Another Obscure Nobel Prize Winner for Literature

Posted on October 8, 2009

The Nobel Prize for Literature was awarded to a little know author, Herta Muller.

Ms. Müller joins the ranks of Nobel laureates — most recently the French writer Jean-Marie Gustave Le Clezio last year and the Austrian playwright and novelist Elfriede Jelinek in 2004 — whose work, at the time of their announcements, anyway, was little known and little translated here.

Only 5 of Ms. Muller's some 20 books have been translated into English. Those translations are suddenly in great demand and short supply; the Nobel committee has given American readers another unexpected and vaguely exotic homework assignment.

The choice of Ms. Muller, whose dark, closely observed and sometimes violent work often explores exile and the grim quotidian realities of life under the dictator Nicolae Ceausescu of Romania, may feed the suspicions that the Nobel Committee has, not for the first time, put political considerations ahead of writerly ones.

Ms. Muller's story is undeniably fascinating. She was born in 1953 in a German-speaking Romanian town. During World War II her father served in the Waffen-SS. Her mother spent years in a work camp in what is now Ukraine. Ms. Muller was later fired from a job as a translator at a Ukrainian machine factory after refusing to be an informant for the secret police. She left Romania for Germany in 1987, along with her husband, Richard Wagner. She has often spoken out against oppression and was critical of East German writers who did collaborate with state authorities.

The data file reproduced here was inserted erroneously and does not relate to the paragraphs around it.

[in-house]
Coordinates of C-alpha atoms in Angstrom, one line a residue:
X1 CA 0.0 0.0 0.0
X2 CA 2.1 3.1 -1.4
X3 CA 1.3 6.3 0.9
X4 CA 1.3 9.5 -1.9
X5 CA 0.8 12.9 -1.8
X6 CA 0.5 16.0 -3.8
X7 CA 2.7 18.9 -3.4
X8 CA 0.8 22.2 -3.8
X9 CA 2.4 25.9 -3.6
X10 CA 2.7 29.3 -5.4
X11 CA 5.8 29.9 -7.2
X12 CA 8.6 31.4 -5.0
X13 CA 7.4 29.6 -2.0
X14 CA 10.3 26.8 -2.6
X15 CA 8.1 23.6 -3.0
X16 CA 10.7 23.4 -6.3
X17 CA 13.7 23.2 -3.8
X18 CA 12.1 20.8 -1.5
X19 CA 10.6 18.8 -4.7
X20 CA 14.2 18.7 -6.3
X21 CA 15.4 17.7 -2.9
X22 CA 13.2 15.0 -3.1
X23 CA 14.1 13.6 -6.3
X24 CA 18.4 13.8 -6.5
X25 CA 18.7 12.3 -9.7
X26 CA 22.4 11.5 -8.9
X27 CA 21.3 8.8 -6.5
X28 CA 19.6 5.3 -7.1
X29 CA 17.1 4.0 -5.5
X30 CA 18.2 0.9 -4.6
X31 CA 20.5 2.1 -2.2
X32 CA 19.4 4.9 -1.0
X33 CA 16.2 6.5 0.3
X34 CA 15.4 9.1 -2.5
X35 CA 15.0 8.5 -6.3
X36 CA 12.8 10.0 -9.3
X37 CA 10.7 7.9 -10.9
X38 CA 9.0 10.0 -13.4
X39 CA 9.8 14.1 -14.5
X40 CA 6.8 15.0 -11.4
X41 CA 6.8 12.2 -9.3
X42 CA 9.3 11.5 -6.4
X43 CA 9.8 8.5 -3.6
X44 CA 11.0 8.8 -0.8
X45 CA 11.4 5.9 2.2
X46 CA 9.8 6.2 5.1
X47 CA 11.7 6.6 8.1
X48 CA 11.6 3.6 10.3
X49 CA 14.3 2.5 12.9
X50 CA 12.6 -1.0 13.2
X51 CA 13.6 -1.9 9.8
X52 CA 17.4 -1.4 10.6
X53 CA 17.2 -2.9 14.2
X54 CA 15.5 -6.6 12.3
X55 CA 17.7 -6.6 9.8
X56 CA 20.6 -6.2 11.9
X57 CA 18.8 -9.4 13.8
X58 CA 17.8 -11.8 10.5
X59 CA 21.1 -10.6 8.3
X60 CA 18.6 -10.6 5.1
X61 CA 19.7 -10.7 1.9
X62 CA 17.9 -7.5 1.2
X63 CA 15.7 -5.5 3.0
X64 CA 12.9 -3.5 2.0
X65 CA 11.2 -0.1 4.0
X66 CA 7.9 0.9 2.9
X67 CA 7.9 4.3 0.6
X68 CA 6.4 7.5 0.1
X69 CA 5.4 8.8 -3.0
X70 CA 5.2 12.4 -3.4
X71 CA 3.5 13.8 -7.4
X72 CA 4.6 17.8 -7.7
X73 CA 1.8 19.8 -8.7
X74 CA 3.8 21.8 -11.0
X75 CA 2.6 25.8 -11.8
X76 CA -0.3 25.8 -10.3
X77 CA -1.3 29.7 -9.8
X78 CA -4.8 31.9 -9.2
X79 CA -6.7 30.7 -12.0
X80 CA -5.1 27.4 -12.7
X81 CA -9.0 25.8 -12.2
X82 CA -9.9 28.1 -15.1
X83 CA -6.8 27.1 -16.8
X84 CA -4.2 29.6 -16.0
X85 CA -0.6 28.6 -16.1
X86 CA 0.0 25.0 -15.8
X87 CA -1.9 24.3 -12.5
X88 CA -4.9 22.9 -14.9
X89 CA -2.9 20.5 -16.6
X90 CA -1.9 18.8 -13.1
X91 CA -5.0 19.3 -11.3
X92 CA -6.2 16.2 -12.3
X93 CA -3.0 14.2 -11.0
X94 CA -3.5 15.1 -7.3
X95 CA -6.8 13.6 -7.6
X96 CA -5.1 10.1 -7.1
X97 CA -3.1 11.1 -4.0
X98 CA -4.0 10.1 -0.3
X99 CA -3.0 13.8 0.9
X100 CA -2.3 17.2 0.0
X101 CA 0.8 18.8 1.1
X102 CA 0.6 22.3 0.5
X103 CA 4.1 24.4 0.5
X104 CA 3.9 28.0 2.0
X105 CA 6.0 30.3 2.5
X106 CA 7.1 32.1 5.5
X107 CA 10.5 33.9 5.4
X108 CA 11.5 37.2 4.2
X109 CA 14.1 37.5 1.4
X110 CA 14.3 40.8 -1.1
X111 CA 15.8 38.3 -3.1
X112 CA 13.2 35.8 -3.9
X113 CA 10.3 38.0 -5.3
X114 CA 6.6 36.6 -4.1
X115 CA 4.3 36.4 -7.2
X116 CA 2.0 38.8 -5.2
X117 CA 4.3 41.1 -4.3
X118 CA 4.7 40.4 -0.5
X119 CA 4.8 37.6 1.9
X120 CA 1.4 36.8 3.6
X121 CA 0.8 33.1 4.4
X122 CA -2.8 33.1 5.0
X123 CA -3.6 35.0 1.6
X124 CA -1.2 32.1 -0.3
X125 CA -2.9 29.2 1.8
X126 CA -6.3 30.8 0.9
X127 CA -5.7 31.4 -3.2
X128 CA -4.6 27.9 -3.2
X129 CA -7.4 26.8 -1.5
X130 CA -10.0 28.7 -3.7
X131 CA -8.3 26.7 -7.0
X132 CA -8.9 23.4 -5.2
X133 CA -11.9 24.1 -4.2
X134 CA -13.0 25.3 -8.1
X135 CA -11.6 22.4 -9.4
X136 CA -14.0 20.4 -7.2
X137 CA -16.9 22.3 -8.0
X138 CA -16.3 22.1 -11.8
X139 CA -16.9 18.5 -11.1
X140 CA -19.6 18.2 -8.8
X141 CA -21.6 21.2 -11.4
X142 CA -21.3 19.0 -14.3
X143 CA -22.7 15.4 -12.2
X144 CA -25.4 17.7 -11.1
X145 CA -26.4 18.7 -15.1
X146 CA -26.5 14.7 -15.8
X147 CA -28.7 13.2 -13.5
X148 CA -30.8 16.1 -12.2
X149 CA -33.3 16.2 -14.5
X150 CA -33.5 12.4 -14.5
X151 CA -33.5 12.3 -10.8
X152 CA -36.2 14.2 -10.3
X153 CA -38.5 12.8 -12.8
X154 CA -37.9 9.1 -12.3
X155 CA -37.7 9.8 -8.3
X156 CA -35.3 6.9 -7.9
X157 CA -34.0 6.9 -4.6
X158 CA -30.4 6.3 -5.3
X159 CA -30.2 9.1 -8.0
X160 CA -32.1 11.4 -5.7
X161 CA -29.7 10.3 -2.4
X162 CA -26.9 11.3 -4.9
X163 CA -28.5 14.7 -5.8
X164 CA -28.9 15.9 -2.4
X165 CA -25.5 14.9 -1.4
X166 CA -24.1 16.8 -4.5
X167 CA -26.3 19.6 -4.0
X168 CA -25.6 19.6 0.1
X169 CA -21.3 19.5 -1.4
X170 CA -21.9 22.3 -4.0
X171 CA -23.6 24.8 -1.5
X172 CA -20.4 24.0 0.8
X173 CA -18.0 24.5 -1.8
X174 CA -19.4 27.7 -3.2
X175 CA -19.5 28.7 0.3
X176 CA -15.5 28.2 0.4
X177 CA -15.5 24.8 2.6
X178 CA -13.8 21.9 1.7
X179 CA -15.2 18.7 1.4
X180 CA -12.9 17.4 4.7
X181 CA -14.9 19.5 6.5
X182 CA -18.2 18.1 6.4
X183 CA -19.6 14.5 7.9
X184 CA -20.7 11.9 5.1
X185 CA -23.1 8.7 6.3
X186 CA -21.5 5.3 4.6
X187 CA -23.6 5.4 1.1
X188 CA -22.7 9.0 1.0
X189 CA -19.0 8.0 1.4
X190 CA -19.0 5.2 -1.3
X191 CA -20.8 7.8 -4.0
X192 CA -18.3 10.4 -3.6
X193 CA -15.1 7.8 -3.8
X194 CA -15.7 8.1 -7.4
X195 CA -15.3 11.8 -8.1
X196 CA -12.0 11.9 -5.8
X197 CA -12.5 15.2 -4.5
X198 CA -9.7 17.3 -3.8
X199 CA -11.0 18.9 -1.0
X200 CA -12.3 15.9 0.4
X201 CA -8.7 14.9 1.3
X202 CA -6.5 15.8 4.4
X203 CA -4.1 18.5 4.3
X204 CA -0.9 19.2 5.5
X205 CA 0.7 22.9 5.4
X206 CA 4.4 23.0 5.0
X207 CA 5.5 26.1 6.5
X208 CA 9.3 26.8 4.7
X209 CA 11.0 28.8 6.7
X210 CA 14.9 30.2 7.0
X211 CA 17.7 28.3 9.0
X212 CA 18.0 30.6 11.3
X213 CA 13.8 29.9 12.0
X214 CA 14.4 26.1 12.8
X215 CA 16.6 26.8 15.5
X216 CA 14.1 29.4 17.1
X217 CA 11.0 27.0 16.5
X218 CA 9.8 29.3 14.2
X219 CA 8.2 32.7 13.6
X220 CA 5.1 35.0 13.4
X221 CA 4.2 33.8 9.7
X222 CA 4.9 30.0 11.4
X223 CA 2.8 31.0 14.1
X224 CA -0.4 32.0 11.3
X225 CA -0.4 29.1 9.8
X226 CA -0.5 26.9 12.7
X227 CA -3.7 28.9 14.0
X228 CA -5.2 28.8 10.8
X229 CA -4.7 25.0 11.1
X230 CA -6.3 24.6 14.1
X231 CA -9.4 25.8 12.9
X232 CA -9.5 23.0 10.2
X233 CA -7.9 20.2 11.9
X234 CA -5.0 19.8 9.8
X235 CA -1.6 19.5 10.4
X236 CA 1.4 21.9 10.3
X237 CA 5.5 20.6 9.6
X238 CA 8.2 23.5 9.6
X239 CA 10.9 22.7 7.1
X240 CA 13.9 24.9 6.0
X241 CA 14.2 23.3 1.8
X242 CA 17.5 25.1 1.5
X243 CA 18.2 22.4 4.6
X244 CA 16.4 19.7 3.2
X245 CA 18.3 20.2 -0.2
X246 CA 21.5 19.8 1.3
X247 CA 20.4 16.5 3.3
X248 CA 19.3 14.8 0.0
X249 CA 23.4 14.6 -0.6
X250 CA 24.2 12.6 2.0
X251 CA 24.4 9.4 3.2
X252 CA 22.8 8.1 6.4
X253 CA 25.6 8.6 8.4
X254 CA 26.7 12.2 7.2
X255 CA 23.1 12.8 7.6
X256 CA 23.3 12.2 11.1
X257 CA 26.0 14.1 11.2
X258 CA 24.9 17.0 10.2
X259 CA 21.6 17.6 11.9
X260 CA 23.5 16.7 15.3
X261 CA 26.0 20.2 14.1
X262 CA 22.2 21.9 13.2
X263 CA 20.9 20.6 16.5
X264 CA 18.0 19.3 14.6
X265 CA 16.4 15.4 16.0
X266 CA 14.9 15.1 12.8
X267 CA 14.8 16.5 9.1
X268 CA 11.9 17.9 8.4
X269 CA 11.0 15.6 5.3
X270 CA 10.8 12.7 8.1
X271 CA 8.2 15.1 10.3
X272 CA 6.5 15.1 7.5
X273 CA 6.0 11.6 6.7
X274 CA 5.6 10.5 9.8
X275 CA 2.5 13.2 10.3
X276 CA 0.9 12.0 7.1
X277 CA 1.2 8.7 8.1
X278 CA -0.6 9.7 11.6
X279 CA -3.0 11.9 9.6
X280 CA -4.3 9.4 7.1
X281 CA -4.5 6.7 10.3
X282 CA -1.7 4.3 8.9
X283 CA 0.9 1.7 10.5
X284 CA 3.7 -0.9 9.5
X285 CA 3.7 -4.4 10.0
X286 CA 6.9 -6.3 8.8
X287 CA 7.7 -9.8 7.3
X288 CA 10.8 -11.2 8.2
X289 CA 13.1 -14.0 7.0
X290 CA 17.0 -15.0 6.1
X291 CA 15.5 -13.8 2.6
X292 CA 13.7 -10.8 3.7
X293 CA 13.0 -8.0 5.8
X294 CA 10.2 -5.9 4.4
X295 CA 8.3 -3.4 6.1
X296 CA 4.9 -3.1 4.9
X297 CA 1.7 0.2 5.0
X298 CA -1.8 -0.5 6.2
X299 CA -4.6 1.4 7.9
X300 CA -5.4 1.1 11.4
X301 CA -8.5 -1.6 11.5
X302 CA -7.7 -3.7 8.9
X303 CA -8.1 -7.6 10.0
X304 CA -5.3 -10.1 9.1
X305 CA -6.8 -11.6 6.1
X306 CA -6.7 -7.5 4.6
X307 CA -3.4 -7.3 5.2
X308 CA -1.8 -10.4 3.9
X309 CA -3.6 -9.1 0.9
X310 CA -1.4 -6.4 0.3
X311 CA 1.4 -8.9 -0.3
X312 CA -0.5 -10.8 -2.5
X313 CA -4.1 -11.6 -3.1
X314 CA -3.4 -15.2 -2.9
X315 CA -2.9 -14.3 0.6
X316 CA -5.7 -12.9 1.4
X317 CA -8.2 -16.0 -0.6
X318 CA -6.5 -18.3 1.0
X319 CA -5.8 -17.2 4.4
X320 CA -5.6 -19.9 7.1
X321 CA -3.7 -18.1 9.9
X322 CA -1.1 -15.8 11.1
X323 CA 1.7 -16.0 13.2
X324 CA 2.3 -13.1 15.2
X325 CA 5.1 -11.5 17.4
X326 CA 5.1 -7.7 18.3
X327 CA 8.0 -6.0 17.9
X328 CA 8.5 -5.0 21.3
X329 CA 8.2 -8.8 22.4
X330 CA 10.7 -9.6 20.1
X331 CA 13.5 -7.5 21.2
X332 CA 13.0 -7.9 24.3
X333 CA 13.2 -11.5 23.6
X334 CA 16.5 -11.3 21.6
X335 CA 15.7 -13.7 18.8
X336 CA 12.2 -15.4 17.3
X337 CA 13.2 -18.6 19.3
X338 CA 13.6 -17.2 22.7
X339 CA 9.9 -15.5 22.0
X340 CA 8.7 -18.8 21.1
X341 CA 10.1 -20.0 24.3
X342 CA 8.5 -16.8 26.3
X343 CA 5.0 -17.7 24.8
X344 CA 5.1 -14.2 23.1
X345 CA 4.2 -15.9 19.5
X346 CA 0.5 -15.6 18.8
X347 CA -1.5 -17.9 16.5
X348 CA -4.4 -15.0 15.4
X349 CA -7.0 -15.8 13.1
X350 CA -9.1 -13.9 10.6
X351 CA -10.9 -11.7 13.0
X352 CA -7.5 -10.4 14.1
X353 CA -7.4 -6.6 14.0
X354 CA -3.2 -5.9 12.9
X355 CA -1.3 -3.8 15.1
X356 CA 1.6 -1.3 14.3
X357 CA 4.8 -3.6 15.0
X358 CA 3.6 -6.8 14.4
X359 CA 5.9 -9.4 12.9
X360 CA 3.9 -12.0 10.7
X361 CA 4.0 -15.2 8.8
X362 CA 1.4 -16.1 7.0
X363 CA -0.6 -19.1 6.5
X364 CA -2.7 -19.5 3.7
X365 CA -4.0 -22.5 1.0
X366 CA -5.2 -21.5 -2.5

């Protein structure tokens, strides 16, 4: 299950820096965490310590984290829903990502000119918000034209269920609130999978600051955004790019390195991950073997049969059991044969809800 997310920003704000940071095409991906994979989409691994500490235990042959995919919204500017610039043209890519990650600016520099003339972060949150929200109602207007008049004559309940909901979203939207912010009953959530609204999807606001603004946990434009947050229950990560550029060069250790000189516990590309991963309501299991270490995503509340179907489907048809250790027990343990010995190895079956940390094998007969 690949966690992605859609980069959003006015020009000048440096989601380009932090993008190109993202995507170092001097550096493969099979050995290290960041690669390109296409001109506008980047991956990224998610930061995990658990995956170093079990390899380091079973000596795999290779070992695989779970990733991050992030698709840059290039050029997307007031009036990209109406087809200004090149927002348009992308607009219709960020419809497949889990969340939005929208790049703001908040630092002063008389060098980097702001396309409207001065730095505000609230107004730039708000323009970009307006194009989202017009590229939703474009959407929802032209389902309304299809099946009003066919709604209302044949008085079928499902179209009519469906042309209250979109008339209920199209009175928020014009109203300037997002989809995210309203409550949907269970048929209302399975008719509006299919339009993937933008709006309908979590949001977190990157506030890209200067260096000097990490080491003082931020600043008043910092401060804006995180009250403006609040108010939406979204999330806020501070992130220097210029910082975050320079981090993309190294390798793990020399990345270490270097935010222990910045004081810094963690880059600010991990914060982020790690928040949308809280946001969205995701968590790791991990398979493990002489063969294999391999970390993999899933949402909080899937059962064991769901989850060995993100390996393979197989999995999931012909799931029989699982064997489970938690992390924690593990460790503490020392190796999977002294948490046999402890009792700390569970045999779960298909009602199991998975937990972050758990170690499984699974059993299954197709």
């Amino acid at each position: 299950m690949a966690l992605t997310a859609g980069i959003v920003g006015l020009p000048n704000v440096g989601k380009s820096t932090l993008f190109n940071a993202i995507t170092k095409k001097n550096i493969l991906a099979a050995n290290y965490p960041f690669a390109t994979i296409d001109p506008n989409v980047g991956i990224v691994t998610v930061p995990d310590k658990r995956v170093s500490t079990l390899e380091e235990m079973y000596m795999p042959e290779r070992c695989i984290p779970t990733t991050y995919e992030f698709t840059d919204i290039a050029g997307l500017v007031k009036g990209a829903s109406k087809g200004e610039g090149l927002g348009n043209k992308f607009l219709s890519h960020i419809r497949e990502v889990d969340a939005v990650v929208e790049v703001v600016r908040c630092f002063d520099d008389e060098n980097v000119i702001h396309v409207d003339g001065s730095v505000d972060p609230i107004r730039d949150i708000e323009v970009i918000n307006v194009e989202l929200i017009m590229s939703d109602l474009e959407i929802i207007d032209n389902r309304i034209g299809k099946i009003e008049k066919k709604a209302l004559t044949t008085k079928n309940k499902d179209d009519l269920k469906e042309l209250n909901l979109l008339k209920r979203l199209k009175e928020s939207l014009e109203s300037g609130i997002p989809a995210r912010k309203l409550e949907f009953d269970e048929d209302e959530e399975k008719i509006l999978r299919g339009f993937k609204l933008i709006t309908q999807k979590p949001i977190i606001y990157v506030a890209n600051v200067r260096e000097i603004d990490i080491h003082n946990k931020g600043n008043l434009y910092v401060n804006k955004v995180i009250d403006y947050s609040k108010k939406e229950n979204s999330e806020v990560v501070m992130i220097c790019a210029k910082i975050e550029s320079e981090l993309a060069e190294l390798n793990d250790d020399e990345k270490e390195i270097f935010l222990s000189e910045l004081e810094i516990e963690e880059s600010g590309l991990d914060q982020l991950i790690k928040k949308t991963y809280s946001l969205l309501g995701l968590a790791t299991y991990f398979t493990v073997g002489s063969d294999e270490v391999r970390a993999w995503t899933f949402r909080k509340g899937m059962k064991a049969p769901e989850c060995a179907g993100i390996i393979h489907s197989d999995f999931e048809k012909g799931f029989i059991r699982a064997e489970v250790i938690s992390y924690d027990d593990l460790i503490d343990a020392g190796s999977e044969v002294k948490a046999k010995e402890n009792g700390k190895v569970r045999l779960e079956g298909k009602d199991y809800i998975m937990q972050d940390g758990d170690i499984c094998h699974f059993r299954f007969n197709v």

The selection is seen by many as another slap in the face to American authors who vividly remember Nobel secretary, Horace Engdahl's, comments last year. Engdahl said that Europe is the center of the center of the literary world, not the U.S. and that Americans "don't translate enough and don't really participate in the big dialogue of literature. That ignorance is restraining."

In addition to being ignorant, Engdahl is a pompous ass.

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